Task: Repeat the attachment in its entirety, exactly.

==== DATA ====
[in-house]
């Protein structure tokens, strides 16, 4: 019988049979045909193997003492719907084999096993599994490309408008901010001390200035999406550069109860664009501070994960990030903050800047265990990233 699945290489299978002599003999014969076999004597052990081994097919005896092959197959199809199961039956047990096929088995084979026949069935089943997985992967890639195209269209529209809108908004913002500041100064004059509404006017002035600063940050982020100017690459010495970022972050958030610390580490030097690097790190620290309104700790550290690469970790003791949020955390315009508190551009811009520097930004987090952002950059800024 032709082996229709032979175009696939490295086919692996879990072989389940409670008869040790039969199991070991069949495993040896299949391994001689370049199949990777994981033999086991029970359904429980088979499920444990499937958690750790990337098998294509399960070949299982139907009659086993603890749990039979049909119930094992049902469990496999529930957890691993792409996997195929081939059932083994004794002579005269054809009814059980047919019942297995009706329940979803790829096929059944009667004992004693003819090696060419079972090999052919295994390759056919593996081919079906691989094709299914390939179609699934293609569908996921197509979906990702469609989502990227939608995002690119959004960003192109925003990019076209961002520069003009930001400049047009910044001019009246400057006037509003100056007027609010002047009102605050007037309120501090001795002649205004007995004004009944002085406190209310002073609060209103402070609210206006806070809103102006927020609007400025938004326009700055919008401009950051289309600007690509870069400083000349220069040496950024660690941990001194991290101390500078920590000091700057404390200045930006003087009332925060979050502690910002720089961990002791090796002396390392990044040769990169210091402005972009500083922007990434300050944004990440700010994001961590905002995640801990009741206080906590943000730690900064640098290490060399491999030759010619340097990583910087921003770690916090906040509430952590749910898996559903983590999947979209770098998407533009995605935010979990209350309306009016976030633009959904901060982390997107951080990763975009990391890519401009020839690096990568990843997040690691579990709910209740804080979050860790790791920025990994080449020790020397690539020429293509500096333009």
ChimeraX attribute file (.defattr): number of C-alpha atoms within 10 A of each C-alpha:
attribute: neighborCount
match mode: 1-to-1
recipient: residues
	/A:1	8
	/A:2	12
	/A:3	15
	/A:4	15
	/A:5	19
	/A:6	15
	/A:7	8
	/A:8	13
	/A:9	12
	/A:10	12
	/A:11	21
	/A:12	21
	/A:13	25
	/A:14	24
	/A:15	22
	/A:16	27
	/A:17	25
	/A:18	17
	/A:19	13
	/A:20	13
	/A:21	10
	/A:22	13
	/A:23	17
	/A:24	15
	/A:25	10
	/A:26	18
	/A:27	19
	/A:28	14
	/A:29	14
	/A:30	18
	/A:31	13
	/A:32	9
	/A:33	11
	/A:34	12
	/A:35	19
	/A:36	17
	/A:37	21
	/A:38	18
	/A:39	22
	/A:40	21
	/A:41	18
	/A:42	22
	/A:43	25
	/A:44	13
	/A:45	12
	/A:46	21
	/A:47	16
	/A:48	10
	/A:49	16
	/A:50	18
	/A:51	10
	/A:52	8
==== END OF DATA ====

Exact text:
[in-house]
């Protein structure tokens, strides 16, 4: 019988049979045909193997003492719907084999096993599994490309408008901010001390200035999406550069109860664009501070994960990030903050800047265990990233 699945290489299978002599003999014969076999004597052990081994097919005896092959197959199809199961039956047990096929088995084979026949069935089943997985992967890639195209269209529209809108908004913002500041100064004059509404006017002035600063940050982020100017690459010495970022972050958030610390580490030097690097790190620290309104700790550290690469970790003791949020955390315009508190551009811009520097930004987090952002950059800024 032709082996229709032979175009696939490295086919692996879990072989389940409670008869040790039969199991070991069949495993040896299949391994001689370049199949990777994981033999086991029970359904429980088979499920444990499937958690750790990337098998294509399960070949299982139907009659086993603890749990039979049909119930094992049902469990496999529930957890691993792409996997195929081939059932083994004794002579005269054809009814059980047919019942297995009706329940979803790829096929059944009667004992004693003819090696060419079972090999052919295994390759056919593996081919079906691989094709299914390939179609699934293609569908996921197509979906990702469609989502990227939608995002690119959004960003192109925003990019076209961002520069003009930001400049047009910044001019009246400057006037509003100056007027609010002047009102605050007037309120501090001795002649205004007995004004009944002085406190209310002073609060209103402070609210206006806070809103102006927020609007400025938004326009700055919008401009950051289309600007690509870069400083000349220069040496950024660690941990001194991290101390500078920590000091700057404390200045930006003087009332925060979050502690910002720089961990002791090796002396390392990044040769990169210091402005972009500083922007990434300050944004990440700010994001961590905002995640801990009741206080906590943000730690900064640098290490060399491999030759010619340097990583910087921003770690916090906040509430952590749910898996559903983590999947979209770098998407533009995605935010979990209350309306009016976030633009959904901060982390997107951080990763975009990391890519401009020839690096990568990843997040690691579990709910209740804080979050860790790791920025990994080449020790020397690539020429293509500096333009």
ChimeraX attribute file (.defattr): number of C-alpha atoms within 10 A of each C-alpha:
attribute: neighborCount
match mode: 1-to-1
recipient: residues
	/A:1	8
	/A:2	12
	/A:3	15
	/A:4	15
	/A:5	19
	/A:6	15
	/A:7	8
	/A:8	13
	/A:9	12
	/A:10	12
	/A:11	21
	/A:12	21
	/A:13	25
	/A:14	24
	/A:15	22
	/A:16	27
	/A:17	25
	/A:18	17
	/A:19	13
	/A:20	13
	/A:21	10
	/A:22	13
	/A:23	17
	/A:24	15
	/A:25	10
	/A:26	18
	/A:27	19
	/A:28	14
	/A:29	14
	/A:30	18
	/A:31	13
	/A:32	9
	/A:33	11
	/A:34	12
	/A:35	19
	/A:36	17
	/A:37	21
	/A:38	18
	/A:39	22
	/A:40	21
	/A:41	18
	/A:42	22
	/A:43	25
	/A:44	13
	/A:45	12
	/A:46	21
	/A:47	16
	/A:48	10
	/A:49	16
	/A:50	18
	/A:51	10
	/A:52	8